Wednesday, November 1, 2017

Top 10 Ways My Parents Gave Us the Best Childhood EVER

I was thinking this morning what a great childhood I had.  It made me want to capture some of the things that my parents did well in raising us four kids.  So, here are my Top 10 Reasons my parents gave us the greatest childhood.

1.  Raising us in Champaign, Illinois.  Okay, this one may have been partially just luck.  But I have to say that Champaign was the optimum place to raise kids, because of the diversity of experience it provided.  Just across Duncan Rd to our West was a vast cornfield.  It's still there, in fact.  A few miles to the East was the University of Illinois with all of its rich cultural opportunities.

2.  Books!  Our parents had books all over the house.  It was like living in a library.  I could just wander along a bookshelf until some title captured my imagination, take down the book, and begin reading.  This was how I came to read The Autobiography of Malcolm X at age 9.


3.  Exposure to Dad's work colleagues.  My dad had some interesting, brilliant, and quirky friends at work.  Often they would come and visit our house.  Sometimes, we would visit their homes.  I never felt as if my parents were chasing us away when they had adult company.  We got to be there, and had equal access to these fascinating people.

4.  Music.  Mom and Dad had a pretty decent sized record collection.  It had a fairly wide range, so that we were exposed to multiple styles:  classical, jazz, pop, folk, and country.  They also paid for me and my sister to take piano lessons.  

5.  Hosting missionaries in our home.  Several times, Christian missionaries (mostly ones supported by the local church we attended) were guests in our homes.  This gave us a look at the larger world, and an inside view of the work of Christian missionaries.

6.  Hard work, competition, and capitalism.  My dad was an officer in the USMC, so he had very stringent standards about shining shoes and boots.  He set up a competition between us kids.   Every week, one of us shined his left work shoe, and the other one shined the right shoe.  We got paid 10 cents for this.  But it was also a contest.  After we were done, he judged who had done the better job.  That kid got to shine one of the shoes the next week (and thus, keep earning dimes).  The one who didn't win had to step down and make room for another challenger the following week.  This one simple exercise taught us so many life lessons.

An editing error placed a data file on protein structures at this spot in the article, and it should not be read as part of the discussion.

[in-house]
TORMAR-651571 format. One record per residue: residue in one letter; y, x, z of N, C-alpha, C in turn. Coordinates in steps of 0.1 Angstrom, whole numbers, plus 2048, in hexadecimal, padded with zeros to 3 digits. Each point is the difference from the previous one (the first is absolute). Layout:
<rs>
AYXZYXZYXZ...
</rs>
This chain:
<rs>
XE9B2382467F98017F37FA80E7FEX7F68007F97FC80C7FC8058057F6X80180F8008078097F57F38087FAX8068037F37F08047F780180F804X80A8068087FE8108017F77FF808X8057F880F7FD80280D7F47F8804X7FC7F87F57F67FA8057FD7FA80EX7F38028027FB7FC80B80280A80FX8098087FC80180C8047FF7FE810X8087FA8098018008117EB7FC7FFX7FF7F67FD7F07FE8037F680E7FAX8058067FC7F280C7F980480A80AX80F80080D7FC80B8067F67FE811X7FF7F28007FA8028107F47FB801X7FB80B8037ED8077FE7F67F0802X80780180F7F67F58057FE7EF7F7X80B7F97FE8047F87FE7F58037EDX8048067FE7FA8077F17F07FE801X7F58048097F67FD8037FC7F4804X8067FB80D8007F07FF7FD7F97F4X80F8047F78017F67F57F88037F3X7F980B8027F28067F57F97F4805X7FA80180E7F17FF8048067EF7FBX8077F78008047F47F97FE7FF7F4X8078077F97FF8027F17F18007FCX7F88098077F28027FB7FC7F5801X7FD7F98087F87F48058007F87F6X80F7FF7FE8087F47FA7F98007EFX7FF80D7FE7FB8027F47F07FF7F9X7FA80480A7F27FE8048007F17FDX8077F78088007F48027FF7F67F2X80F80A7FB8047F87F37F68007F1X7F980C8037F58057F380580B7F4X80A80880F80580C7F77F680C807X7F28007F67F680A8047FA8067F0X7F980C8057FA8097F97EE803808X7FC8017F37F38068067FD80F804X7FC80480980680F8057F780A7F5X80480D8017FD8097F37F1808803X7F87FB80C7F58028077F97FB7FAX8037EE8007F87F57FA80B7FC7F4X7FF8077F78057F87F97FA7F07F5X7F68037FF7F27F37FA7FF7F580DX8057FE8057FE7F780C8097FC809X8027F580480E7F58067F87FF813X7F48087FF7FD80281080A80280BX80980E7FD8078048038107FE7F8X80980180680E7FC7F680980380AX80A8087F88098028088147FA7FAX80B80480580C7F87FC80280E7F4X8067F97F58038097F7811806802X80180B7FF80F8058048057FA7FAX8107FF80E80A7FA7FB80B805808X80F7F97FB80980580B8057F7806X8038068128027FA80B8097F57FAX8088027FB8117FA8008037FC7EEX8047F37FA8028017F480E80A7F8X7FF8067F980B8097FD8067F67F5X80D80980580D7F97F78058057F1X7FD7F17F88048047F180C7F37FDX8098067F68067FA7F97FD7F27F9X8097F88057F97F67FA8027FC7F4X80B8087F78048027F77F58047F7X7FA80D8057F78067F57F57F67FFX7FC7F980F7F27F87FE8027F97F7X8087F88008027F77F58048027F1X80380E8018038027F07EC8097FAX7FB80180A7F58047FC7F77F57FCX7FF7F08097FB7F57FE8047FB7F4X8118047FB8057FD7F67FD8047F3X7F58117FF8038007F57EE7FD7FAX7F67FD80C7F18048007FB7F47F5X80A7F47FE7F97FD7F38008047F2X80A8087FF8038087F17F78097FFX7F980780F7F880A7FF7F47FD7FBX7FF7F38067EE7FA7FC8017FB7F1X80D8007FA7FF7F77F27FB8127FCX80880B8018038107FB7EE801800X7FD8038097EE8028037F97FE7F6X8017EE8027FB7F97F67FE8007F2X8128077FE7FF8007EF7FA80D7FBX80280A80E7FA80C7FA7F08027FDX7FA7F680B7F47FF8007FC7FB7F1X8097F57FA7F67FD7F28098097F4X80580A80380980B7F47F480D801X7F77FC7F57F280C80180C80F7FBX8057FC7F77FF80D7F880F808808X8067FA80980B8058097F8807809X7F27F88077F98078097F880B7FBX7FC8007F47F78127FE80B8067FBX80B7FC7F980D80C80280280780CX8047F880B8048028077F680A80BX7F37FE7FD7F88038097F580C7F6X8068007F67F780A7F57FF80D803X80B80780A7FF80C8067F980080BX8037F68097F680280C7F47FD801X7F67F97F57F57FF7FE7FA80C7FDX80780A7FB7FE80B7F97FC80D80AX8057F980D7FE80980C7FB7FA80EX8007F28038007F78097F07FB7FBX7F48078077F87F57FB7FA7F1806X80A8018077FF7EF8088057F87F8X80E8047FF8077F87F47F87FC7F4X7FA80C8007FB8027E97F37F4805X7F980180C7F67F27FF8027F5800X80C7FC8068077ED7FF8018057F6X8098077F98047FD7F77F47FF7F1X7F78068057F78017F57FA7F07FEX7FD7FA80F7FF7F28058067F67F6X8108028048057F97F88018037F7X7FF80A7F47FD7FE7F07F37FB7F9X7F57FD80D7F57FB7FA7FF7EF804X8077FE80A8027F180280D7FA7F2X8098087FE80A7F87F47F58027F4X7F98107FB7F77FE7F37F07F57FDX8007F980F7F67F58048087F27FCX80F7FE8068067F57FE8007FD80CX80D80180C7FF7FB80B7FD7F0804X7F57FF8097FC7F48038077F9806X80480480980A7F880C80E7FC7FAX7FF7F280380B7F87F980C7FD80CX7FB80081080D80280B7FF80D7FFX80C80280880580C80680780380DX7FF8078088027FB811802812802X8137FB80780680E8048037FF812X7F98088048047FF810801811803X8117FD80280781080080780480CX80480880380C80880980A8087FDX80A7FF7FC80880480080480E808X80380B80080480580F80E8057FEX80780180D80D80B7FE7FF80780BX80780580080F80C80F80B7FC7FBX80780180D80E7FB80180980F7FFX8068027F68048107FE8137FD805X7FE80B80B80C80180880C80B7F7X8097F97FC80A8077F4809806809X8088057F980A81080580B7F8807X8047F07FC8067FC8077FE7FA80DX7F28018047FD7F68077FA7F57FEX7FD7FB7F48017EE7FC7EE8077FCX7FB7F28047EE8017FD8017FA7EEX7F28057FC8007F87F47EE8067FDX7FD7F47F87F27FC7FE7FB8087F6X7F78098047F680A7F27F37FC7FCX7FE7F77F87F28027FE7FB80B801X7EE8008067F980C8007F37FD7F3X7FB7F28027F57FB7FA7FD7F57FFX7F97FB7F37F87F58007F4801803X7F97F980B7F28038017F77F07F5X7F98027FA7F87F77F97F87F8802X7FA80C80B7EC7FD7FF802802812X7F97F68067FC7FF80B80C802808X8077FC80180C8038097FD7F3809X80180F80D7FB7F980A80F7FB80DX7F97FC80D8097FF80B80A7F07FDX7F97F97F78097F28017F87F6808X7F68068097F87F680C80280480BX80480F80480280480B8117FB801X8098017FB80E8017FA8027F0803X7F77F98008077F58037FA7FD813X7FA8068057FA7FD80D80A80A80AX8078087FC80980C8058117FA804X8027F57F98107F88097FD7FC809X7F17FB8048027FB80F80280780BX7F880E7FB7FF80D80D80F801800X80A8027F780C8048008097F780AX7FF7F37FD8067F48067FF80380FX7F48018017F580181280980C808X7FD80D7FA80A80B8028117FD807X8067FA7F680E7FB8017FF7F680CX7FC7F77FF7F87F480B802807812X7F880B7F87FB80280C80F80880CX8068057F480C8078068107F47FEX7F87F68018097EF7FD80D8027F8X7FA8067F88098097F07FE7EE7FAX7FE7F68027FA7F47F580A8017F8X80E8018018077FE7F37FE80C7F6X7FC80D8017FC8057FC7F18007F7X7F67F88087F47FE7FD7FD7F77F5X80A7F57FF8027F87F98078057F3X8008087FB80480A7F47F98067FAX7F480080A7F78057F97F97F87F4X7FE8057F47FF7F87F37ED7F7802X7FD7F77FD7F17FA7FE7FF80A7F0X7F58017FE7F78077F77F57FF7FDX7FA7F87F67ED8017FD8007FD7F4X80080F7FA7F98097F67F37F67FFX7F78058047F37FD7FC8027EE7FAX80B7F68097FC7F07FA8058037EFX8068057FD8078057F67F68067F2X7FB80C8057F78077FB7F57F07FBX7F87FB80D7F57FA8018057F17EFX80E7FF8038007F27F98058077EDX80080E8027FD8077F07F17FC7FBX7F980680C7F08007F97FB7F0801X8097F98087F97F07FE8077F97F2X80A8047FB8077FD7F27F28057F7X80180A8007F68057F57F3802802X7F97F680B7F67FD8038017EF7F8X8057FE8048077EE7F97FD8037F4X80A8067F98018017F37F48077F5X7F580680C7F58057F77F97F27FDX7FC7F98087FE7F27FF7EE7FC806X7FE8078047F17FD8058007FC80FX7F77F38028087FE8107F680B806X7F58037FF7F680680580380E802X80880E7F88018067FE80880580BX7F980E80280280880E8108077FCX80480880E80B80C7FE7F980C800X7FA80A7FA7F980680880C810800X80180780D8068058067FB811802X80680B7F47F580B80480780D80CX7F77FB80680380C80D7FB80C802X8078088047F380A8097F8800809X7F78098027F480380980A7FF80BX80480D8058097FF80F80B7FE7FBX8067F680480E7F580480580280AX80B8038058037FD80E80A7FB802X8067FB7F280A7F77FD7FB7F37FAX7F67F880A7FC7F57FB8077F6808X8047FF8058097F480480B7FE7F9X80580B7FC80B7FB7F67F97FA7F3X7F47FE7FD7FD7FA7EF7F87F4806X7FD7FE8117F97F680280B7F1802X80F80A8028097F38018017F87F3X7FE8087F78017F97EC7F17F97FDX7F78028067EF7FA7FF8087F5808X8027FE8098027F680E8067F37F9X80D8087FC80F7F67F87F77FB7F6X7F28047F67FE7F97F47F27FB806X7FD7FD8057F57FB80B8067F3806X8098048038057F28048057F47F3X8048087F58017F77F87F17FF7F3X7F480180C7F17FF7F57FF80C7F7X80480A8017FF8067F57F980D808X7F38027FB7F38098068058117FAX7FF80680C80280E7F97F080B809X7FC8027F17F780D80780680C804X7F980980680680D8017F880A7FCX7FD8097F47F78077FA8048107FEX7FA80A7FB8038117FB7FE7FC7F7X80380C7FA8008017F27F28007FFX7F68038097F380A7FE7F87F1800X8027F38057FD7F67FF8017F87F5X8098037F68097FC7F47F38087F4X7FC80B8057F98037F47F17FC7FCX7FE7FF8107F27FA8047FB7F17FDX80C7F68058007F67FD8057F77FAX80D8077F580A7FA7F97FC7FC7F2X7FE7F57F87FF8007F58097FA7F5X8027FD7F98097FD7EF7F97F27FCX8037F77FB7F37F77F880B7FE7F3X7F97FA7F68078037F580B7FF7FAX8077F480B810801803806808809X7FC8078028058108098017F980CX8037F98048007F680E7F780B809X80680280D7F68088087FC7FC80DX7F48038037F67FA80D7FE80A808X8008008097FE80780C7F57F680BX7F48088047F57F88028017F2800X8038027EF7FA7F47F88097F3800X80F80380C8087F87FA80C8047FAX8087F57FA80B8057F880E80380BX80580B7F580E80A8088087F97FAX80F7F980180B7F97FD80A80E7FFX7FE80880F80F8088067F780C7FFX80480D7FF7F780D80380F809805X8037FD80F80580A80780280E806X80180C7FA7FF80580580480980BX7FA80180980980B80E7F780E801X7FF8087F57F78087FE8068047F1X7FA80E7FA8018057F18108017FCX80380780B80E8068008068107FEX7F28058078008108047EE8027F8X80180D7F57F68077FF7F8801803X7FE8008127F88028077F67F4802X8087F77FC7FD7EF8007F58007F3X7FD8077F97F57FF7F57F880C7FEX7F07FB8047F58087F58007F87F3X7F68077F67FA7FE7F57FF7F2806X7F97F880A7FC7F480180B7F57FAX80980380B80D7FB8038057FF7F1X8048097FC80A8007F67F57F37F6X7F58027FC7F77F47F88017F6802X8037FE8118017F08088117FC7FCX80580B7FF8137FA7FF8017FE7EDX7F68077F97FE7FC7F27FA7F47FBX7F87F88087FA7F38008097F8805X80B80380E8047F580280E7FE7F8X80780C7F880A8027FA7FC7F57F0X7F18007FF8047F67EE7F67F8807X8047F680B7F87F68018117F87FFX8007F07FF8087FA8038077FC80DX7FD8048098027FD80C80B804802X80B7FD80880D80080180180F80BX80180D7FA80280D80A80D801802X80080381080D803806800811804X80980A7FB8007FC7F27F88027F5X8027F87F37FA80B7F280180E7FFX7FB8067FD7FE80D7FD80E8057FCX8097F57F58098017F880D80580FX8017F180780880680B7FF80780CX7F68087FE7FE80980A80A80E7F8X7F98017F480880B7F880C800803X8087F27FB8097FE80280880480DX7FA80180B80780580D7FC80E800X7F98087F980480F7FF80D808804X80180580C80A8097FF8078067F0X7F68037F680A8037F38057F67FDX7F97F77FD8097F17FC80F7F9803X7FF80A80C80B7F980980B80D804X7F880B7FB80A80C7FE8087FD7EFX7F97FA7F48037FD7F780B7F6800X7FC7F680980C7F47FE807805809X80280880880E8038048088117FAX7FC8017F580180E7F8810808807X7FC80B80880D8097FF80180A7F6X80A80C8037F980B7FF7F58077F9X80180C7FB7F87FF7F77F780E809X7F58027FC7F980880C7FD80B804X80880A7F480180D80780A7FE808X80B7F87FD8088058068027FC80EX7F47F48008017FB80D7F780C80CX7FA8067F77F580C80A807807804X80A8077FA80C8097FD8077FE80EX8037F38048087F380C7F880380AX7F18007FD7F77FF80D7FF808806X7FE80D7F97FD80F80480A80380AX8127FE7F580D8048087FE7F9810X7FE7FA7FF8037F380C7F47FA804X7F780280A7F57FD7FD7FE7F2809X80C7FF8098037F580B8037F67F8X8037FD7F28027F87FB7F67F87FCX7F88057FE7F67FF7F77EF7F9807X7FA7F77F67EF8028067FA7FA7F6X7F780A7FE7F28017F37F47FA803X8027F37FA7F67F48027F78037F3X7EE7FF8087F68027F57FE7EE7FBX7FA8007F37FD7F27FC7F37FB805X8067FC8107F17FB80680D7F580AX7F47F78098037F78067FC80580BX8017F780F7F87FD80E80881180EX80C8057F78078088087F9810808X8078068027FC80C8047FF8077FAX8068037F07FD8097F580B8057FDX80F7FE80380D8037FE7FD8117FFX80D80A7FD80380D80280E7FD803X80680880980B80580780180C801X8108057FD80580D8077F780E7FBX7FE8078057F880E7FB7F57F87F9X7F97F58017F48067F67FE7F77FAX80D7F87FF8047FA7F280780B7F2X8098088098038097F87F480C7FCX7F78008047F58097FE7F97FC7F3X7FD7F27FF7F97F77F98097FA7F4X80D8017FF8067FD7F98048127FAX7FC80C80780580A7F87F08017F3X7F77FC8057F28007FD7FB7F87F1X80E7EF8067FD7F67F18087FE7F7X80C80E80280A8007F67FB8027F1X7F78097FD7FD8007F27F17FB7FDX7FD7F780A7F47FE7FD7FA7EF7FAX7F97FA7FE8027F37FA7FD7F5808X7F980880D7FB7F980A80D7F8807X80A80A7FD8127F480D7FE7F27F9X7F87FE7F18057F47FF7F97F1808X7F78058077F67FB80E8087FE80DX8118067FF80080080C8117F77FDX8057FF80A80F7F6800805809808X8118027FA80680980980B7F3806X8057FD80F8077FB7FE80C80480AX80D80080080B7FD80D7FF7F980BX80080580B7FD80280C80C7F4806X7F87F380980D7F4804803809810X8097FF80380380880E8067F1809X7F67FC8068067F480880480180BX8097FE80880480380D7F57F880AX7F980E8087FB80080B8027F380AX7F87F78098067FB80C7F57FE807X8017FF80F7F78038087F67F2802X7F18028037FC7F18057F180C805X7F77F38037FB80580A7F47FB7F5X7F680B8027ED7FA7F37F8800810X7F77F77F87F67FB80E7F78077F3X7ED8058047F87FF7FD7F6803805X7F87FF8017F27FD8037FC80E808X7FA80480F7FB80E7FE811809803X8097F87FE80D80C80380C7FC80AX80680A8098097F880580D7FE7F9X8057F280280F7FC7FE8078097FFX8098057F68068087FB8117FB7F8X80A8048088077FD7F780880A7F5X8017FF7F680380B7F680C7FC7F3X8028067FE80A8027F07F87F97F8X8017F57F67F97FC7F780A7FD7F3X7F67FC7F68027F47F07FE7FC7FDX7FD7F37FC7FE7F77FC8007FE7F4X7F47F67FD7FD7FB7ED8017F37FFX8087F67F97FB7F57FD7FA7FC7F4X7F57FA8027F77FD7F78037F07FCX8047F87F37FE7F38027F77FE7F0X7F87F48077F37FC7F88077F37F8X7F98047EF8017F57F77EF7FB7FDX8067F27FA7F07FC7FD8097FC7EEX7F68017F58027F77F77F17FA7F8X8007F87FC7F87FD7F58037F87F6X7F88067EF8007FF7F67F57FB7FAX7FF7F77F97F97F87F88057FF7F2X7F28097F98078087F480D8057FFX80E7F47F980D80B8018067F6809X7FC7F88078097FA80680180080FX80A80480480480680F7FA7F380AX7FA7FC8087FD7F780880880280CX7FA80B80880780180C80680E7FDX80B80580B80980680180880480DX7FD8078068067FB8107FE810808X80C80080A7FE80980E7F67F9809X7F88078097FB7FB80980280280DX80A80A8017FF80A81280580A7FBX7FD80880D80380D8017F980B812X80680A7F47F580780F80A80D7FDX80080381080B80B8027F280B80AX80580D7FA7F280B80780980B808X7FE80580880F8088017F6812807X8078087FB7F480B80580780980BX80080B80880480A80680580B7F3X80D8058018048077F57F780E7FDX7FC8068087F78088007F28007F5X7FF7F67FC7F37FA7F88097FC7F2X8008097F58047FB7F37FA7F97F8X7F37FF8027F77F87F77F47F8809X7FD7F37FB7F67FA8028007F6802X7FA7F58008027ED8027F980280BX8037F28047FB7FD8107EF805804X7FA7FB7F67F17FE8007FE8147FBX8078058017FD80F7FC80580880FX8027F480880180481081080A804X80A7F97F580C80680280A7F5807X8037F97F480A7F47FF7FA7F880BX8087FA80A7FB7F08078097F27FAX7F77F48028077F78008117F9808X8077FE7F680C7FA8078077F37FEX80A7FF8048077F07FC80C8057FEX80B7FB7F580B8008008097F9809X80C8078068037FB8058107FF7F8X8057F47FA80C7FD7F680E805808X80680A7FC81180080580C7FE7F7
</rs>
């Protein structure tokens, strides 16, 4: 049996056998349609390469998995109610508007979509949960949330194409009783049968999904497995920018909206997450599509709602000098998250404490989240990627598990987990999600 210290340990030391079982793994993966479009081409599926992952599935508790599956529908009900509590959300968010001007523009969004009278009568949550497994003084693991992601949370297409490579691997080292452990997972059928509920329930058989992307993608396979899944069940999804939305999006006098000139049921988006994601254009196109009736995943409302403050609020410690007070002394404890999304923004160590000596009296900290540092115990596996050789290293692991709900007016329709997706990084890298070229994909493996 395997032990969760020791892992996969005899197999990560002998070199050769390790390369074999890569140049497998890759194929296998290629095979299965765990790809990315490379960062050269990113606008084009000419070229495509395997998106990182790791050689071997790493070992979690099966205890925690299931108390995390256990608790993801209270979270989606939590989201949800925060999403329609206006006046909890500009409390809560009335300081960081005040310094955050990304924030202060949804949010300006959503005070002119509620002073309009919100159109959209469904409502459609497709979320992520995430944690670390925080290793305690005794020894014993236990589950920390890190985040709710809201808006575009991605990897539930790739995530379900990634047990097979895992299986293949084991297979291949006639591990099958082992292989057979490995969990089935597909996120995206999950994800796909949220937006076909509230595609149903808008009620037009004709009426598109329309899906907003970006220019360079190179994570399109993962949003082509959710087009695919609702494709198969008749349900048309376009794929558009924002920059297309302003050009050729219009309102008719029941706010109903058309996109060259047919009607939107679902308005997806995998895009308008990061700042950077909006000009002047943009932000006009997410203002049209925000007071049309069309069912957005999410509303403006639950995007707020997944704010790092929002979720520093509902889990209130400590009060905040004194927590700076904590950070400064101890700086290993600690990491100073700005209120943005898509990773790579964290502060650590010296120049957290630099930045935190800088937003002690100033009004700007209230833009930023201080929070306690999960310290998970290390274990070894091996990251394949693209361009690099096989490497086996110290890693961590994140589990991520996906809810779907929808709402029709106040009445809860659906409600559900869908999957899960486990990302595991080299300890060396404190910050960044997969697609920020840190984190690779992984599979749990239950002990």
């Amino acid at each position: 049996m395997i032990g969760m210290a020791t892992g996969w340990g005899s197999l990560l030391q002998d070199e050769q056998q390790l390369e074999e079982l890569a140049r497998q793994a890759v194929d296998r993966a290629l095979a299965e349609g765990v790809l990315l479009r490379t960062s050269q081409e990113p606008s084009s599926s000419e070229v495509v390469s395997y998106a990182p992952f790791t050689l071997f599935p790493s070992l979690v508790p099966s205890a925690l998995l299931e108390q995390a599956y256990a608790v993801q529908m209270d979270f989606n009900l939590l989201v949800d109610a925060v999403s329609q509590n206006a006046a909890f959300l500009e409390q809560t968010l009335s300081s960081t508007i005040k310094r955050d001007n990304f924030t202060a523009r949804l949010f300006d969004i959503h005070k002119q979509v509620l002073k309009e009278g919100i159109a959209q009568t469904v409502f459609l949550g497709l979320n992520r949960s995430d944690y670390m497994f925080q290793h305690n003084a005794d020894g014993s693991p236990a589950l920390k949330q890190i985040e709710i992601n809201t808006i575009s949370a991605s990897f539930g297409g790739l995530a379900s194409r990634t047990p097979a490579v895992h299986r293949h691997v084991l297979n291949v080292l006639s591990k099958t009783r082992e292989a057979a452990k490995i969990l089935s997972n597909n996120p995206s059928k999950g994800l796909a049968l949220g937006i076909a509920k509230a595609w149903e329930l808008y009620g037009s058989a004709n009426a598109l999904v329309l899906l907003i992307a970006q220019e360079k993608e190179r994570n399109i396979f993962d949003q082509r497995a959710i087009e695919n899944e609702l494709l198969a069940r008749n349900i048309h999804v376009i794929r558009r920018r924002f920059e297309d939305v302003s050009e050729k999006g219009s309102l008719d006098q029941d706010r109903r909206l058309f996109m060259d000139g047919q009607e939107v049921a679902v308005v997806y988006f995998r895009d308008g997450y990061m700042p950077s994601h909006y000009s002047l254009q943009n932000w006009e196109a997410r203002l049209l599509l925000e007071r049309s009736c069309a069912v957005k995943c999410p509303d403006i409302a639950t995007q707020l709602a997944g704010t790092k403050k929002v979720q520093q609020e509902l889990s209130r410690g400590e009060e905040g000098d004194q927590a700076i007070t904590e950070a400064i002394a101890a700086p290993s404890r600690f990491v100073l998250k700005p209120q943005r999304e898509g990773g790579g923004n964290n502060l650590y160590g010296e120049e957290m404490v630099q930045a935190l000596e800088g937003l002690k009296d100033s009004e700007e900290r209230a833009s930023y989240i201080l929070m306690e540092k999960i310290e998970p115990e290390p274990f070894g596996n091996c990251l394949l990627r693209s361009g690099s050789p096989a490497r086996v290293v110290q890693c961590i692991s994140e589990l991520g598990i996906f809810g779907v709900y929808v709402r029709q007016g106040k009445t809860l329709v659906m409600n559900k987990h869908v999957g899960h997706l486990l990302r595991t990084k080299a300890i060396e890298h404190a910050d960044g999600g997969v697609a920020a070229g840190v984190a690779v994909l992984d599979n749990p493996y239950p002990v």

7.  The Gospel.  Before all else, our parents were Evangelical Christians.  So they were careful to explain the Gospel to us in ways we could understand.  Their care and concern for our salvation was continuous and obvious.

8.  Anti-Racism.  Our parents had friends of other races.  They were welcome in our home, and we in theirs.  For a while, we drove the kids from a black family across town to Sunday School and Church with us.  I had no idea that this kind of thing was rare in 1967 or 1968.  Once, after dropping this family off at home after church, I made what can be considered a racist remark.  I was about ten years old.  The gravity and almost violence of my father's response against this (as well as his detailed explanation of why I was wrong to say what I did) shaped the entire rest of my life.

9.  Poetry.  For a Marine Corps officer, my dad sure had a lot of poetry memorized.  He understood it, too.  But most of all, he made us know that poetry was not some unmanly pursuit.

10.  They stayed married.  Of course, they had their difficult moment, like any married couple.  But they got through them and stayed together.  They're still together.

Sunday, October 29, 2017

Jagged and Smooth

This is the closest account I am able to give of a very complex dream from which I have just awaken.  I know that many details are wrong, but I hope to catch the essence of it.

As soon as I was "in" the dream this morning, I realized that it was a repetition or continuation of the same dream I had had once before.  I don't know how we know that in our dreams, but I knew it.  The rules of the thing were at once familiar to me.

I am sad that I cannot remember the exact two words or phrases used in the dream, so "Jagged" and "Smooth" are only approximate substitutes.   The dream revolved around an anonymous fiction-writing site.  The site was a collection of stories, each published under a pseudonym, and each purporting to illustrate either the principle of Jaggedness or the principle of Smoothness.  I was one of the authors.  I believe that I had authored about three stories (say, Jagged 13, Jagged 37, and Smooth 40).

To try to get your story added to the Jagged and Smooth website, you had to electronically submit your manuscript (from 400 to 10,000 words) and the webmaster decided whether you made the cut or not.  The stories were posted chronologically from oldest to newest.